Happy Scribe Logo


Proofread by 0 readers

This episode is brought to you by Wire Cutter, the product review service from The New York Times. Like everything in twenty twenty, this back to school season is a little off. It's hard to know what school supplies to buy, where to get them, if you'll be able to use them and whether you even needed them in the first place. That's where wire cutter comes in. Wire Cutter is full of in-depth buying guides on everything you need to start this bizarre school year, right?


The best laptops and webcams for kids learning from home, the best backpacks, lunch boxes and water bottles for kids heading back to school in person, and all of those dorm essentials for college freshmen. They answer the questions you have and the ones you haven't thought to ask. Also, you don't have to worry about what you're buying or run all over the Internet looking for the best price. So whether you're sending a college freshman across the country or a kindergartener across the hall, check out wire her first.


To be sure you're getting the very best recommendations for any school situation. Check out wire cutters, back to school coverage and more at NY Times dot com, back to school.


Hey, slow burn listeners. We've got something different for you this time out. This week, you'll get to hear a preview of our bonus episodes for Slate Plus Members special shows where we go deeper into our story.


Stay tuned for excerpts from my conversations with and leave the Holocaust survivor who confronted David Duke in 1989, Eli Saslow, who wrote a great book about the modern white nationalist movement, and Topher Grace, who played Duke in the Spike Lee film Black Klansmen. But first, I want to introduce you to someone you've probably never heard of. Her name is Joanna Burnett, and I've been thinking about her a lot as I've been working on this season of Slow Burn.


Joanna is three years older than I am. And like me, she grew up in New Orleans. In 1989, when she was 12, she did something really gutsy. It all started when she noticed that one particular story was dominating the local news.


I remember it was almost every single day there was coverage on this former Ku Klux Klansman who was running for office in an American city.


Joanna was looking for a topic for her school's social studies fair when David Duke won his race for the state House of Representatives. She knew what she wanted to do. I just found his name and number in the White Pages, and I think I was surprised it was just right there. On March 12th, 1989, she grabbed a tape recorder and her parents speakerphone and headed out to the garage and then she started dialing.


Hi, my name is Joanna Burnet after David Duke's number several times today. And I've gotten was. A telephone right after about 10 tries, somebody picked up, is David Duke over there? Yeah, he is. This is David Duke, huh? Yes, sir. This is David Duke. Yes.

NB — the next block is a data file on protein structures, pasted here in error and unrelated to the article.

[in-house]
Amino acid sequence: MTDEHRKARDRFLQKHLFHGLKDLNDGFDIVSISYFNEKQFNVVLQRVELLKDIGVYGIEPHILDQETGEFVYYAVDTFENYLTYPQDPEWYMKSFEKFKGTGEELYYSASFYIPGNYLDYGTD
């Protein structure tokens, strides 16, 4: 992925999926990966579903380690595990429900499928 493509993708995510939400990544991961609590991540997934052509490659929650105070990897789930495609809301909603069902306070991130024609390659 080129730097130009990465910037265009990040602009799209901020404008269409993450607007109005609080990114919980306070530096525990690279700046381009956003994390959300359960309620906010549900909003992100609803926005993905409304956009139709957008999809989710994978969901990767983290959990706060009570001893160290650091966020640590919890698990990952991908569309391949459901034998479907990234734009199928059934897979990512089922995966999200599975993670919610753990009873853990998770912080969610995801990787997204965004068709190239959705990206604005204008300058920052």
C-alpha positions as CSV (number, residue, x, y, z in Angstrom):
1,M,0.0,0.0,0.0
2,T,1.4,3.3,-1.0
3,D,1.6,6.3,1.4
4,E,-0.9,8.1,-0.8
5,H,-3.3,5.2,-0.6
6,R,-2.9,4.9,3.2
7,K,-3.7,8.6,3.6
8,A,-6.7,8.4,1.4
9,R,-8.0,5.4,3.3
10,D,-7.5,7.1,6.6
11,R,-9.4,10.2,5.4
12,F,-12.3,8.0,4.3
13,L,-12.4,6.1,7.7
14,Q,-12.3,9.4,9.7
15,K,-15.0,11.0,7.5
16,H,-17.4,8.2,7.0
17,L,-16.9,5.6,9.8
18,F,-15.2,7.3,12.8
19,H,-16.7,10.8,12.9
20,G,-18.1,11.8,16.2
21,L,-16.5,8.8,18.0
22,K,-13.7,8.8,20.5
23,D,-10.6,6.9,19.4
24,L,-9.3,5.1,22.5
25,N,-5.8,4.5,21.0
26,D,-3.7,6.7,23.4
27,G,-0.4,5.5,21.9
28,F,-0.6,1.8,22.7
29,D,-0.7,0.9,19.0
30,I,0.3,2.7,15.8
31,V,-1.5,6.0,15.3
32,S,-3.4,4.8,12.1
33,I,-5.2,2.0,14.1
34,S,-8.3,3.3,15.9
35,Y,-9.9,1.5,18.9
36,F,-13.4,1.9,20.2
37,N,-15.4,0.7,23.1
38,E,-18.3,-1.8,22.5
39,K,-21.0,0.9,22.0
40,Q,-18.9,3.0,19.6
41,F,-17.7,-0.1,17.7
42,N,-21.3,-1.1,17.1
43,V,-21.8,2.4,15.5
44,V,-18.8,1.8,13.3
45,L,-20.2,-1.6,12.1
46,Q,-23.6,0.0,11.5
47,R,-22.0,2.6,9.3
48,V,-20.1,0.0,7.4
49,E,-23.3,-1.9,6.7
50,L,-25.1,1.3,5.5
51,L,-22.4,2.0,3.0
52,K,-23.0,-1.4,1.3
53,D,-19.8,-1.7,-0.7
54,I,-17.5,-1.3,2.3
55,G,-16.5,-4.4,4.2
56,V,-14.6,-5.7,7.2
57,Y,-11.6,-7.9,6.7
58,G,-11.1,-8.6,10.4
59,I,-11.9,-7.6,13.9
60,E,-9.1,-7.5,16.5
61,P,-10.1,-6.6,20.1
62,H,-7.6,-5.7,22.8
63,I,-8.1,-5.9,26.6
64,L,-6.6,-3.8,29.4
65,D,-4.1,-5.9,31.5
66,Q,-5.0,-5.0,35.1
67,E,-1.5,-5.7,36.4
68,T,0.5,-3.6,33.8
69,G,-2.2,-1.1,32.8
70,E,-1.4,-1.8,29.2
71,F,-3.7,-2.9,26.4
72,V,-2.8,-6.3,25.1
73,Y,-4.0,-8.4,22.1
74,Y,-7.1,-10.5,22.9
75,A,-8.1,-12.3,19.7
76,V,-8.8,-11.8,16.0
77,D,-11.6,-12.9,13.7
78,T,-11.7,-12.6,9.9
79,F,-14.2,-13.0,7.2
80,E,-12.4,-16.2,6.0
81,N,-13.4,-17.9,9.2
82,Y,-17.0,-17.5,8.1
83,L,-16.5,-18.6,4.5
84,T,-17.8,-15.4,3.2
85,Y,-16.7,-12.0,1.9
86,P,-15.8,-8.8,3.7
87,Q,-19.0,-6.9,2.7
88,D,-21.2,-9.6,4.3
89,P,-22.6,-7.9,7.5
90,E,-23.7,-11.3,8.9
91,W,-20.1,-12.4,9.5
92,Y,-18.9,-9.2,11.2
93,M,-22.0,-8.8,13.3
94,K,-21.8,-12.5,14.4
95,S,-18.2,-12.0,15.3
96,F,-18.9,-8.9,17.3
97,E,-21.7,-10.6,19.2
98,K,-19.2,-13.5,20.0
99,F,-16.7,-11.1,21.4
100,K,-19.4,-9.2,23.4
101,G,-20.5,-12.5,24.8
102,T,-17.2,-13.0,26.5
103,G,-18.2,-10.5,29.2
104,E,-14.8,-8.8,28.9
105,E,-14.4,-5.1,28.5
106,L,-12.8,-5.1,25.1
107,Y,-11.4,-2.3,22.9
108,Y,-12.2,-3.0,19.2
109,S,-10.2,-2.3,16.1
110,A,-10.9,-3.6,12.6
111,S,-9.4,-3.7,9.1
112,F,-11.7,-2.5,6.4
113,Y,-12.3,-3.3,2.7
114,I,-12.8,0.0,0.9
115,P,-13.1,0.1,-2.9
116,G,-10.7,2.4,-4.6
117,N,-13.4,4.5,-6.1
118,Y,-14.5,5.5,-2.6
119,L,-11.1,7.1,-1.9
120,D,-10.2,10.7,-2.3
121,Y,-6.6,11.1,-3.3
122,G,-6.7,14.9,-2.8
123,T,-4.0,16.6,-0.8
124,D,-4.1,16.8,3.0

Like like this is David Duke. Really? Finally, OK. And then I just immediately start asking questions.


How do you think you got elected, huh? How do you think you got elected? I got people away from the government for what I said. OK, but OK. You say you're not like, you know, like a bigot anymore, but everyone was thinking, OK, but you call yourself a racialist myself a right of a right, because I believe in equal rights for what I call Joanna is black.


And she knew that Duke had been in the Ku Klux Klan, but she says she wasn't afraid of him. I think I was just still really puzzled and trying to understand, you know, this person's type of thinking. Duke, in turn, wanted to get inside. Joanna's had to do that. He needed to know who he was talking to.


Do you think that you should be for the Louisiana legislative? Of course. I think one of her important work is for the social studies project. What's. I've been Mansori over 12, Duke spoke in a calm, even tone. He told Joanna that he opposed forced integration of education. He said that the best qualified people should get jobs and promotions and scholarships and that racial discrimination goes on today in America against white people in those areas. When Joanna asked if he'd really changed since leaving the Klan, he turned the question back around.


Well, I think that we all change and I think that we all grow. And I think that my statements have been recorded and photographed. I think I'm sure there are some things in your life that maybe you change if you could, but you've done or to individuals or your parents or teachers or from. Joanna was skeptical she'd heard a lot of stories about Duke's past and she wanted answers. She asked him about his use of racial slurs, whether he'd been affiliated with a Nazi group and if his wife had left him because he was in the Klan.


Duke denied everything.


He was defensive and cagey and manipulative. He also criticized the 12 year olds interviewing technique.


All you're doing this interview repeating allegations made against me by the media.


Duke went on a three minute diatribe complaining that the media didn't focus on positive things like his academic record. He said that any important person has things in their past that would be controversial, never compare myself to his face.